On that morning, there were two engine planes flying over our heads. They were painted with Thailand flags. We made torches with our shirts soaked in diesel to signal for help. The planes dropped a white box made out of foam in the ocean. We fished it out of the water and opened it up. Inside, we saw a communication device. On the device, there was instruction in Vietnamese and English. Basically, the instruction told us to use the device to express our needs.
On the boat, there was a former helicopter pilot from the South Vietnamese Air Force named Nguyen Huu Dung. He recognized the device and used it to pass on our message. He spoke in English and Vietnamese. The airplane returned and circled our boat, and then it dropped another box. We plugged it out of the water. This time there was another communication device. It was bigger and looked more sophisticate. Dung again spoke into the device. Later the plane came back and dropped a box half the size of an office desk, in the water. It floated on the water surface. We opened the box. Inside there was a carton box. On top a piece of paper instructed us to use the food and water inside while waiting for another ship to come by to rescue us. It would take from 4 to 24 hours. In the end it said: “Thank you, Good bye,”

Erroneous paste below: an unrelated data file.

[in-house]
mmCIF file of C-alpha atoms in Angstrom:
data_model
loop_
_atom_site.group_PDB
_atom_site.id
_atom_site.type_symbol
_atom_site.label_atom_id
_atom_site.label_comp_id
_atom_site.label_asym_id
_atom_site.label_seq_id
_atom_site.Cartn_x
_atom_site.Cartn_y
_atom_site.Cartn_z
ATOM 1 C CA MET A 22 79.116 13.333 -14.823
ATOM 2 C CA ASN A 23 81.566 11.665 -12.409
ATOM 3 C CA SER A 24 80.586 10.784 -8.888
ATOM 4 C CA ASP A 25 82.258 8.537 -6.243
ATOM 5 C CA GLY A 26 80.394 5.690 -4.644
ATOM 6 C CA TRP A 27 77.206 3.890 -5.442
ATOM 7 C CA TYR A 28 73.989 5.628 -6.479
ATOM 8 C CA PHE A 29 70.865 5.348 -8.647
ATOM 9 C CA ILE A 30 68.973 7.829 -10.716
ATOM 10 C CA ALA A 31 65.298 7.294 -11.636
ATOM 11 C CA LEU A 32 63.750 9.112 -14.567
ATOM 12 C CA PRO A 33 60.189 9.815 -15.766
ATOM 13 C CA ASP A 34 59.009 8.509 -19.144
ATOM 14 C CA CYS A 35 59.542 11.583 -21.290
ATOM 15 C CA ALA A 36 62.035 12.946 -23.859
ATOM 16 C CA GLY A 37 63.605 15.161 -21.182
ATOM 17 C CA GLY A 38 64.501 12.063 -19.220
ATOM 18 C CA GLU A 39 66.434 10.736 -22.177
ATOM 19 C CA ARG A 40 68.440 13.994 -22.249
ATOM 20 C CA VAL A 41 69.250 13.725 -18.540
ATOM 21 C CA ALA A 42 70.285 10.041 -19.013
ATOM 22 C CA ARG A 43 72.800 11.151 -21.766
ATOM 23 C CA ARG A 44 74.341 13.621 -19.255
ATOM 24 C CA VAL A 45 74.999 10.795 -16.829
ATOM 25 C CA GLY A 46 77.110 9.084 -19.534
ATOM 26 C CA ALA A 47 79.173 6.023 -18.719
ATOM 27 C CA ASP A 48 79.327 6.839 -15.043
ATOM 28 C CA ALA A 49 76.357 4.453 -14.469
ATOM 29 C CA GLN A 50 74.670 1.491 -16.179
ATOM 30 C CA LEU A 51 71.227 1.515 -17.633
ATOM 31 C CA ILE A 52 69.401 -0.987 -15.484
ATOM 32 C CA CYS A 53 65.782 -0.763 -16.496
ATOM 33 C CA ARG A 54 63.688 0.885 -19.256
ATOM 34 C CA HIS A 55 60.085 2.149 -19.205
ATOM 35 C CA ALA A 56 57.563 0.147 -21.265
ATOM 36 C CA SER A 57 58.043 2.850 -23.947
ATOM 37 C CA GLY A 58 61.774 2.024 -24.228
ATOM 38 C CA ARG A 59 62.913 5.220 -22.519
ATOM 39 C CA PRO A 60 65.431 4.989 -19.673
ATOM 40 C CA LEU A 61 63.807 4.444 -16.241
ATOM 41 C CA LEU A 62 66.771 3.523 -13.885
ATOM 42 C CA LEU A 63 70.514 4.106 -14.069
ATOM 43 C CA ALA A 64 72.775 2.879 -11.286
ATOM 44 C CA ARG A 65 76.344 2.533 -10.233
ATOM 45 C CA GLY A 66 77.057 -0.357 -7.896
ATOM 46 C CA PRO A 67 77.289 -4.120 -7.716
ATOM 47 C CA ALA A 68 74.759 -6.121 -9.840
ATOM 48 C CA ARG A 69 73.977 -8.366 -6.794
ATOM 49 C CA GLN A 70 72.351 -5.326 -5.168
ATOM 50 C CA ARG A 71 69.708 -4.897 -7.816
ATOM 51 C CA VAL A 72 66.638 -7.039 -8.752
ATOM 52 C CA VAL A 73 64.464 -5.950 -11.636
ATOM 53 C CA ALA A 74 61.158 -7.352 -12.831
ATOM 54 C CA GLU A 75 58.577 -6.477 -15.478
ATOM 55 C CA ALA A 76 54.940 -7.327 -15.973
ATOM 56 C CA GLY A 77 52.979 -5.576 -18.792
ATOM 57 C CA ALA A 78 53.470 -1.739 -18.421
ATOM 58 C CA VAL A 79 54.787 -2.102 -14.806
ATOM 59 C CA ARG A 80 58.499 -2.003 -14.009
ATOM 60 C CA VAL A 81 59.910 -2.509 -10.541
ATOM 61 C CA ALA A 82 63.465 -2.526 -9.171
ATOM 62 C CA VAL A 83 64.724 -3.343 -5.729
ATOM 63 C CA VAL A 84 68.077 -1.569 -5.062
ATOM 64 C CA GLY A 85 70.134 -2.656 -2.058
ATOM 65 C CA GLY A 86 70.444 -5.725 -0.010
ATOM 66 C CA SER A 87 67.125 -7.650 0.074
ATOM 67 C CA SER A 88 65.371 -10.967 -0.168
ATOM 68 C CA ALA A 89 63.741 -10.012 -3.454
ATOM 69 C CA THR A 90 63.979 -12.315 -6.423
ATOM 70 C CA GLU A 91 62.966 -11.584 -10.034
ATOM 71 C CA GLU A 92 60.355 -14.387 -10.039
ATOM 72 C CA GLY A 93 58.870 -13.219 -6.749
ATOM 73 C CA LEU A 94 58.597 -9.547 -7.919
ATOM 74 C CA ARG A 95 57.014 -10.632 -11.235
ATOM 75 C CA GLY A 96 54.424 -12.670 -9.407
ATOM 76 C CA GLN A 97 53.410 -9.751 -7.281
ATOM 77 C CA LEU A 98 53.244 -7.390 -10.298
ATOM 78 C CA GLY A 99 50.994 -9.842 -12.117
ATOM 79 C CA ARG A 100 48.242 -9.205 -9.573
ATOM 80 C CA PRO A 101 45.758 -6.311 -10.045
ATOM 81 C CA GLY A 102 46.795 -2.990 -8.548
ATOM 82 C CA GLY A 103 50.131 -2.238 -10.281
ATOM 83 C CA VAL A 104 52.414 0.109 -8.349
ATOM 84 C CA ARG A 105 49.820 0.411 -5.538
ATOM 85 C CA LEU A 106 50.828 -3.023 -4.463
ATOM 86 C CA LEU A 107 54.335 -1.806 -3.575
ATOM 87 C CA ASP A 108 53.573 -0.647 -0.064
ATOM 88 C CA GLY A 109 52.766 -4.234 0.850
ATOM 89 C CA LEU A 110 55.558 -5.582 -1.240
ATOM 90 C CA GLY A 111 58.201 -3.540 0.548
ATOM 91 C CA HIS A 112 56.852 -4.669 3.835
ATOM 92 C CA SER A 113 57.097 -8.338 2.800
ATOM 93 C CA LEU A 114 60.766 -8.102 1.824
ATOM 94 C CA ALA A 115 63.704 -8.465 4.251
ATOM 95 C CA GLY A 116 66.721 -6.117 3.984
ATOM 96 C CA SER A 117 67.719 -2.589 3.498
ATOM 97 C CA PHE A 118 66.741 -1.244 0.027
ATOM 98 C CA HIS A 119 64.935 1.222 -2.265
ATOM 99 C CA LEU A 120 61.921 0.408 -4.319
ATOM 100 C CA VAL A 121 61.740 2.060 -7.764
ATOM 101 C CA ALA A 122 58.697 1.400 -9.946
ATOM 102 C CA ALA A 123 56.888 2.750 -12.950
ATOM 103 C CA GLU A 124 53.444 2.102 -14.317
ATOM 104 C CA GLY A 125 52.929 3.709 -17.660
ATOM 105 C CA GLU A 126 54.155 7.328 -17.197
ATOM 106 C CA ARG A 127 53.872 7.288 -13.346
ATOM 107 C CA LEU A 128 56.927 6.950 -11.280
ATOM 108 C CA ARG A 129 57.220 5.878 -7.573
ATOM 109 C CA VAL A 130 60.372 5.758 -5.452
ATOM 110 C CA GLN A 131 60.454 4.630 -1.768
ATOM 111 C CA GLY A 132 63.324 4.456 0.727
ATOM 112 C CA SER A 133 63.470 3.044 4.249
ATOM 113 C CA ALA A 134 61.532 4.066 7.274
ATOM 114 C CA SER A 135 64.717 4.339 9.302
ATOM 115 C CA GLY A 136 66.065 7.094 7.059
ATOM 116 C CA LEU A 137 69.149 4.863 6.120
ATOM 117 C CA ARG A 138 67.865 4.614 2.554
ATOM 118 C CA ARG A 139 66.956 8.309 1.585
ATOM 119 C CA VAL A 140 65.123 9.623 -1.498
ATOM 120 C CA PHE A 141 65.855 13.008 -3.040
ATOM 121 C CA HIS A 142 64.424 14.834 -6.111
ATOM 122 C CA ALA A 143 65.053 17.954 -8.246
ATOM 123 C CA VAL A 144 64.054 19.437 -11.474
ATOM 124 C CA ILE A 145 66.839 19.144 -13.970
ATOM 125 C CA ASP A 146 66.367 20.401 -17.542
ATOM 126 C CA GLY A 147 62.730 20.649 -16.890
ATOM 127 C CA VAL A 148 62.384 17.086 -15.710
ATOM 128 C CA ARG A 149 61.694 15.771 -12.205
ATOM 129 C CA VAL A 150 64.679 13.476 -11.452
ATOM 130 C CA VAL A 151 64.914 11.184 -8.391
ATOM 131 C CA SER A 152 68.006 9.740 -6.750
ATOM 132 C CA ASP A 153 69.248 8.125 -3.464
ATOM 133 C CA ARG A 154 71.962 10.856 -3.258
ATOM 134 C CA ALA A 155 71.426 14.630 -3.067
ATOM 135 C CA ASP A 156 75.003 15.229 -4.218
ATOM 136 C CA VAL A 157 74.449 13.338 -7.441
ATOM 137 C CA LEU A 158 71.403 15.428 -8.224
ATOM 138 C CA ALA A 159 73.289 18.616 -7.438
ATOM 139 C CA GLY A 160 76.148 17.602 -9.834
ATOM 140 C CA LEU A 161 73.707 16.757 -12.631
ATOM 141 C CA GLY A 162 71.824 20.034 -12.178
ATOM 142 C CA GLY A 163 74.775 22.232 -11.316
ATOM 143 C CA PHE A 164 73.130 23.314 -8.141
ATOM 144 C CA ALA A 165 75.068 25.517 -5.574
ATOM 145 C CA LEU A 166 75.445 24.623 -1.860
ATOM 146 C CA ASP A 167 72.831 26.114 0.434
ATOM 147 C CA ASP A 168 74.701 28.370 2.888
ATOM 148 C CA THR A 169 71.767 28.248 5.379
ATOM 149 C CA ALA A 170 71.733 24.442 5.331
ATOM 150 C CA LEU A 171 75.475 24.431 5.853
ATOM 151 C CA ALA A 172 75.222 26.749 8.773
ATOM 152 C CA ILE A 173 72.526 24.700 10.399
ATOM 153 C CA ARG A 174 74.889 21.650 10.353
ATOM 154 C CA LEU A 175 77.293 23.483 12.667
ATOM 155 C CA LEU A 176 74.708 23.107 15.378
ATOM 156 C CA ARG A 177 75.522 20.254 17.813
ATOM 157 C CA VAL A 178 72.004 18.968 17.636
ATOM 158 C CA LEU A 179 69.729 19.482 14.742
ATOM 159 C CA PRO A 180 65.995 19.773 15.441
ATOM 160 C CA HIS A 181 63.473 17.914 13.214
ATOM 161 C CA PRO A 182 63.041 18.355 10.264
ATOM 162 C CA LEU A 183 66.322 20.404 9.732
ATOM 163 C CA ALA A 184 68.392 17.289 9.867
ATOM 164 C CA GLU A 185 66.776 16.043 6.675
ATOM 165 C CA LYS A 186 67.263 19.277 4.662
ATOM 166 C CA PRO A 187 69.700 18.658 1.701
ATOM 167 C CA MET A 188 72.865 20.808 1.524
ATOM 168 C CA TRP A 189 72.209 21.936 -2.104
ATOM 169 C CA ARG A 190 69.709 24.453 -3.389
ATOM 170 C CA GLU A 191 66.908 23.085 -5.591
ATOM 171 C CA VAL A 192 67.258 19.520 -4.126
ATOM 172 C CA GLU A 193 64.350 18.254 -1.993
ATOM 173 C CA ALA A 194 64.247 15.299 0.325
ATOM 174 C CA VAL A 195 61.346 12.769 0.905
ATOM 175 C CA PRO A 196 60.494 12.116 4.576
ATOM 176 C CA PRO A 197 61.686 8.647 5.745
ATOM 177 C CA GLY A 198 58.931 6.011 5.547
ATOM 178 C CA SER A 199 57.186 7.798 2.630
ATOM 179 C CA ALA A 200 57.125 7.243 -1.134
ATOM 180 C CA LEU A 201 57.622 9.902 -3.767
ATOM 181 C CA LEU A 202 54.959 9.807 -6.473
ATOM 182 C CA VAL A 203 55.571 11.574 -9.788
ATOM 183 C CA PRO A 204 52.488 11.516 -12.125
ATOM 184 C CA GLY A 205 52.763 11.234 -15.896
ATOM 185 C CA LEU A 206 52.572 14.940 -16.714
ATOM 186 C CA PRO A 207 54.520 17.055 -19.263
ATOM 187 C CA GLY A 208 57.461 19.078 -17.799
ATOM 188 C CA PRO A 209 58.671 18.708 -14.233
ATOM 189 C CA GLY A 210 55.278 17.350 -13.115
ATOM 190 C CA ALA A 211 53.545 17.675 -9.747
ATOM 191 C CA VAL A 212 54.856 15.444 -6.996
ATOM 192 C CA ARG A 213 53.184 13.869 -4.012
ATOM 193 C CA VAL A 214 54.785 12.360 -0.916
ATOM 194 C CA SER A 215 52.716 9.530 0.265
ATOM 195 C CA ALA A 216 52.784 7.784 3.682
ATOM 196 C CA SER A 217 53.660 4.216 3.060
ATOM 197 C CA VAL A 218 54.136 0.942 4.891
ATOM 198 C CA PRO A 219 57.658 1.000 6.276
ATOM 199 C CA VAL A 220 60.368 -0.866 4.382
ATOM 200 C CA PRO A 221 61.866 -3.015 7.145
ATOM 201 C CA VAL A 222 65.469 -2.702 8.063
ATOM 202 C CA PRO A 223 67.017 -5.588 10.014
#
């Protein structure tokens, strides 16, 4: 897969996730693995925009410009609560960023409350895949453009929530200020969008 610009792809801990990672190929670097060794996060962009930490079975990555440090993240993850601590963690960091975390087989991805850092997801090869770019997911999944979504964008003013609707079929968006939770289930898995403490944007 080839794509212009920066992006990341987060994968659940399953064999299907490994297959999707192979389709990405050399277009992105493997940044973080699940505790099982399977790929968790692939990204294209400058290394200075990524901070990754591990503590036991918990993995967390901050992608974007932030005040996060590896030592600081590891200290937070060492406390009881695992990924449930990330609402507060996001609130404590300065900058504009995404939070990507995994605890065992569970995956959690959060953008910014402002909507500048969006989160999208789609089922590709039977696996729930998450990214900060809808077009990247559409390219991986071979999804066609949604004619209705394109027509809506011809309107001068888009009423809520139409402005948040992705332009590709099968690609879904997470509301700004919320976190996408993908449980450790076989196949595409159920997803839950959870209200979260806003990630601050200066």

In the box there were drinking water, Coke and Sprite sodas, apples, grapes, and cookies. After several days of hunger, the food was a welcoming sight. It was like the bread that God let fall from the sky when the Israelis searched for their Holy land, which was told in the Bible.
After consuming the food, there were several men urging Hai Luu to start the engine and continue on. He refused and many people onboard agreed. The men said if the boat does not go, they would capsize the boat. There was a potential mutiny on the boat. But we were not afraid of the threat. We thought, if the boat was capsized, would they survive? It is ridiculous to think of the insanity of some people. Even in a desperate situation, we were not in a complete union. It was sad for our people.